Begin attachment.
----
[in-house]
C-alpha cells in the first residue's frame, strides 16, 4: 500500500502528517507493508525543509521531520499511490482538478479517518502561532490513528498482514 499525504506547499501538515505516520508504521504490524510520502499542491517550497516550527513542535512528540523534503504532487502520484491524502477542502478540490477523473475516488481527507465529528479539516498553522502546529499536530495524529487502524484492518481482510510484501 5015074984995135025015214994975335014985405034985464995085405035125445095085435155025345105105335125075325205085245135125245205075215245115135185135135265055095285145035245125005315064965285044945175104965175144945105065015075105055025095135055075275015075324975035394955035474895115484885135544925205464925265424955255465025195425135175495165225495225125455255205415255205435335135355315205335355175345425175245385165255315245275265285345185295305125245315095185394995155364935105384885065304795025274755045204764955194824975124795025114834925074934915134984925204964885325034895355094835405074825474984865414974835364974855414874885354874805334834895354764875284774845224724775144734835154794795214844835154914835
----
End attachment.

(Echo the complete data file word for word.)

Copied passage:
[in-house]
C-alpha cells in the first residue's frame, strides 16, 4: 500500500502528517507493508525543509521531520499511490482538478479517518502561532490513528498482514 499525504506547499501538515505516520508504521504490524510520502499542491517550497516550527513542535512528540523534503504532487502520484491524502477542502478540490477523473475516488481527507465529528479539516498553522502546529499536530495524529487502524484492518481482510510484501 5015074984995135025015214994975335014985405034985464995085405035125445095085435155025345105105335125075325205085245135125245205075215245115135185135135265055095285145035245125005315064965285044945175104965175144945105065015075105055025095135055075275015075324975035394955035474895115484885135544925205464925265424955255465025195425135175495165225495225125455255205415255205435335135355315205335355175345425175245385165255315245275265285345185295305125245315095185394995155364935105384885065304795025274755045204764955194824975124795025114834925074934915134984925204964885325034895355094835405074825474984865414974835364974855414874885354874805334834895354764875284774845224724775144734835154794795214844835154914835